Article
A core responsibility of the Federal Reserve is to ensure financial stability by acting as the “lender of last resort” through its discount window (DW). Historically, however, the DW has not been effective because its usage is stigmatized. In this paper, we develop a coordination game with adverse selection, and we test in the lab policies that have been proposed to mitigate DW stigma. We find that lowering the DW cost and making DW borrowing difficult to detect are ineffective, but regular random DW borrowing can overcome DW stigma. Implications for other forms of stigma in finance are discussed.
Article
Full-text available
Paper for a conference sponsored by the Federal Reserve Bank of New York entitled Financial Innovation and Monetary Transmission
Article
This paper reviews the experience of eight major foreign central banks with policy interest rates comparable to the interest rate on excess reserves paid by the Federal Reserve. We pursue two main lines of inquiry: 1) To what extent have these policy interest rates been lower bounds for short-term market rates, and 2) to what extent has tightening that included increasing these policy rates been achieved without reliance on reductions in reserves or other deposits held at the central bank? The foreign experience suggests that policy rate floors can be effective lower bounds for market rates, although incomplete access to central bank accounts and interest on them weakens this result. In addition, the foreign experience suggests that tightening by increasing the interest rate paid on central bank balances can help reduce or eliminate the need to drain balances. These results are consistent with theoretical results that show that tightening without draining is possible, irrespective of whether excess reserves are large or small.
Article
An increasing number of central banks implement monetary policy via two standing facilities: a lending facility and a deposit facility. In this paper we show that it is socially optimal to implement a non-zero interest rate spread. We prove this result in a dynamic general equilibrium model where market participants have heterogeneous liquidity needs and where the central bank requires government bonds as collateral. We also calibrate the model and discuss the behavior of the money market rate and the volumes traded at the ECB’s deposit and lending facilities in response to the recent financial crisis.
Article
This paper evaluates reserves regimes versus interest rate corridors, which have become competing frameworks for monetary policy implementation. Rate corridors, relying on lending and deposit facilities to create ceilings and floors for overnight interest rates, evince mixed results on controlling volatility. Reserve requirements allow period-average smoothing of interest rates but, even if remunerated, are subject to reserve avoidance activities. A system of voluntary, period-average reserve commitments could offer equivalent rate-smoothing advantages. If central banks created symmetric opportunity costs of meeting or falling short of period-average reserve requirements (or commitments), they could achieve flat reserve demand on settlement day.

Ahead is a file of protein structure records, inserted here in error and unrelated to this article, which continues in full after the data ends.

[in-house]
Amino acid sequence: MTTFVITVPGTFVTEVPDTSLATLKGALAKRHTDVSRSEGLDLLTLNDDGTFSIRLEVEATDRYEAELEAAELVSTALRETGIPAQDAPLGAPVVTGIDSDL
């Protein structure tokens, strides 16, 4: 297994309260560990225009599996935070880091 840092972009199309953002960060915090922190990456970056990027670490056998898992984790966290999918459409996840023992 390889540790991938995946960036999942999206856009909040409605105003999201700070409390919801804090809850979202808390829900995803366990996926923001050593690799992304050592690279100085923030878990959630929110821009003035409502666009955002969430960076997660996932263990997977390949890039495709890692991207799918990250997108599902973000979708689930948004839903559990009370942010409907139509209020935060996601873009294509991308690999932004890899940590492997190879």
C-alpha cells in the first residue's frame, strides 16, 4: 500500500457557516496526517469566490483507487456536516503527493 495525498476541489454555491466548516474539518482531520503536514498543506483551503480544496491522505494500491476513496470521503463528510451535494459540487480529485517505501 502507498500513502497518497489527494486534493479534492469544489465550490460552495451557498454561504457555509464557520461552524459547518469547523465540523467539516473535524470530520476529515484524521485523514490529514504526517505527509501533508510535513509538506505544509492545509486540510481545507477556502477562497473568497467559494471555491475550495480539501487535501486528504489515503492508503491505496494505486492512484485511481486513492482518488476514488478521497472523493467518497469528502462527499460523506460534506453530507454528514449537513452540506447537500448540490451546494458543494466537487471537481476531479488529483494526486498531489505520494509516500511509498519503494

Article
Channel systems for conducting monetary policy are becoming increasingly popular. Despite its popularity, the consequences of implementing policy with a channel system are not well understood. We develop a general equilibrium framework of a channel system and study the optimal policy. A novel aspect of the channel system is that a central bank can “tighten” or “loosen” its policy without changing its policy rate. This policy instrument has so far been overlooked by a large body of the literature on the optimal design of interest-rate rules.
Article
There is considerable anecdotal and empirical evidence suggesting that banks are reluctant to borrow from the Fed's discount window. This behavior is commonly explained as the result of stigma attached to this source of funding, though stigma is hard to establish conclusively. New theoretical research provides a formal framework to analyze stigma, including the recent policies introduced to deal with it.
Article
To combat the financial crisis that intensified in the fall of 2008, the Federal Reserve injected a substantial amount of liquidity into the banking system. The resulting increase in reserve balances exerted downward price pressure in the federal funds market, and the effective federal funds rate began to deviate from the target rate set by the Federal Open Market Committee. In response, the Federal Reserve revised its operational framework for implementing monetary policy and began to pay interest on reserve balances in an attempt to provide a floor for the federal funds rate. Nevertheless, following the policy change, the effective federal funds rate remained below not only the target but also the rate paid on reserve balances. We develop a model to explain this phenomenon and use data from the federal funds market to evaluate it empirically. In turn, we show how successful the Federal Reserve may be in raising the federal funds rate even in an environment with substantial reserve balances.
Article
Many central banks implement monetary policy in a way that maintains a tight link between the stock of money and the short-term interest rate. In particular, their implementation procedures require that the supply of reserve balances be set precisely in order to implement the target interest rate. Because bank reserves play other key roles in the economy, this link can create tensions with other important objectives, especially in times of acute market stress. This article considers an alternative approach to monetary policy implementation -- known as a "floor system" -- that can reduce or even eliminate these tensions. The authors explain how this approach, in which the central bank pays interest on reserves at the target interest rate, "divorces" the supply of money from the conduct of monetary policy. The quantity of bank reserves can then be set according to the payment or liquidity needs of financial markets. By removing the opportunity cost of holding reserves, the floor system also encourages the efficient allocation of resources in the economy.